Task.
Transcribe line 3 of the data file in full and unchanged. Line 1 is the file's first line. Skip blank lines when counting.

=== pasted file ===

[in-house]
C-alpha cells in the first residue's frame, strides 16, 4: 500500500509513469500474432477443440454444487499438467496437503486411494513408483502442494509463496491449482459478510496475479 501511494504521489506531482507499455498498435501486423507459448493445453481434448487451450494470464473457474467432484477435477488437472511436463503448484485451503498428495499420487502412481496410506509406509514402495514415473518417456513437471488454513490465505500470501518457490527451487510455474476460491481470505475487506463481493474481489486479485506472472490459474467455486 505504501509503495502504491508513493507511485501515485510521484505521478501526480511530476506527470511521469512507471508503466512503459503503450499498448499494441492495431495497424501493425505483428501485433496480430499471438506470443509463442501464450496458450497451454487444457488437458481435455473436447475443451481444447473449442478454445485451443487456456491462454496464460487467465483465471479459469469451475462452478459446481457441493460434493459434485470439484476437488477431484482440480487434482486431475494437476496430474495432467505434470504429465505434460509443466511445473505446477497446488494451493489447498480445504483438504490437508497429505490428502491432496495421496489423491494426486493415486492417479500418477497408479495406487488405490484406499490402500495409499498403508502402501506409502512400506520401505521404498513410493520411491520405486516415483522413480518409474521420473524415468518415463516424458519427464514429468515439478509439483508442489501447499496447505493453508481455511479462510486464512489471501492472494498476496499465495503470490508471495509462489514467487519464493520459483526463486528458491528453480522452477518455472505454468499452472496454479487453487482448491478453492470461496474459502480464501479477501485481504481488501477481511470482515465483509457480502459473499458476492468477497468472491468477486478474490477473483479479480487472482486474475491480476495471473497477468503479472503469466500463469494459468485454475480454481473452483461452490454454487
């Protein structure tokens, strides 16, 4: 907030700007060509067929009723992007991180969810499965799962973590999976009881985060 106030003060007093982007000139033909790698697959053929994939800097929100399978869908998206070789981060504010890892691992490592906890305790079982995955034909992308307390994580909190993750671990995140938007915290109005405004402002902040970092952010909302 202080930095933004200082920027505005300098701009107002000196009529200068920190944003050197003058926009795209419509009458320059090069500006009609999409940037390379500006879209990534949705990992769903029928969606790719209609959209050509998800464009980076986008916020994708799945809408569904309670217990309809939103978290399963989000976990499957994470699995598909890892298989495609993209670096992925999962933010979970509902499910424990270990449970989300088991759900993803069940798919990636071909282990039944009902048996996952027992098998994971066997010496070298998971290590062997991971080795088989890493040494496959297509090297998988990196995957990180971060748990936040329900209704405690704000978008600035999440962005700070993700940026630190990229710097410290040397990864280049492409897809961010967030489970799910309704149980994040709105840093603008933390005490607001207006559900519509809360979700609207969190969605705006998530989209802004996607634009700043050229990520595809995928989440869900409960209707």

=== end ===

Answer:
């Protein structure tokens, strides 16, 4: 907030700007060509067929009723992007991180969810499965799962973590999976009881985060 106030003060007093982007000139033909790698697959053929994939800097929100399978869908998206070789981060504010890892691992490592906890305790079982995955034909992308307390994580909190993750671990995140938007915290109005405004402002902040970092952010909302 202080930095933004200082920027505005300098701009107002000196009529200068920190944003050197003058926009795209419509009458320059090069500006009609999409940037390379500006879209990534949705990992769903029928969606790719209609959209050509998800464009980076986008916020994708799945809408569904309670217990309809939103978290399963989000976990499957994470699995598909890892298989495609993209670096992925999962933010979970509902499910424990270990449970989300088991759900993803069940798919990636071909282990039944009902048996996952027992098998994971066997010496070298998971290590062997991971080795088989890493040494496959297509090297998988990196995957990180971060748990936040329900209704405690704000978008600035999440962005700070993700940026630190990229710097410290040397990864280049492409897809961010967030489970799910309704149980994040709105840093603008933390005490607001207006559900519509809360979700609207969190969605705006998530989209802004996607634009700043050229990520595809995928989440869900409960209707």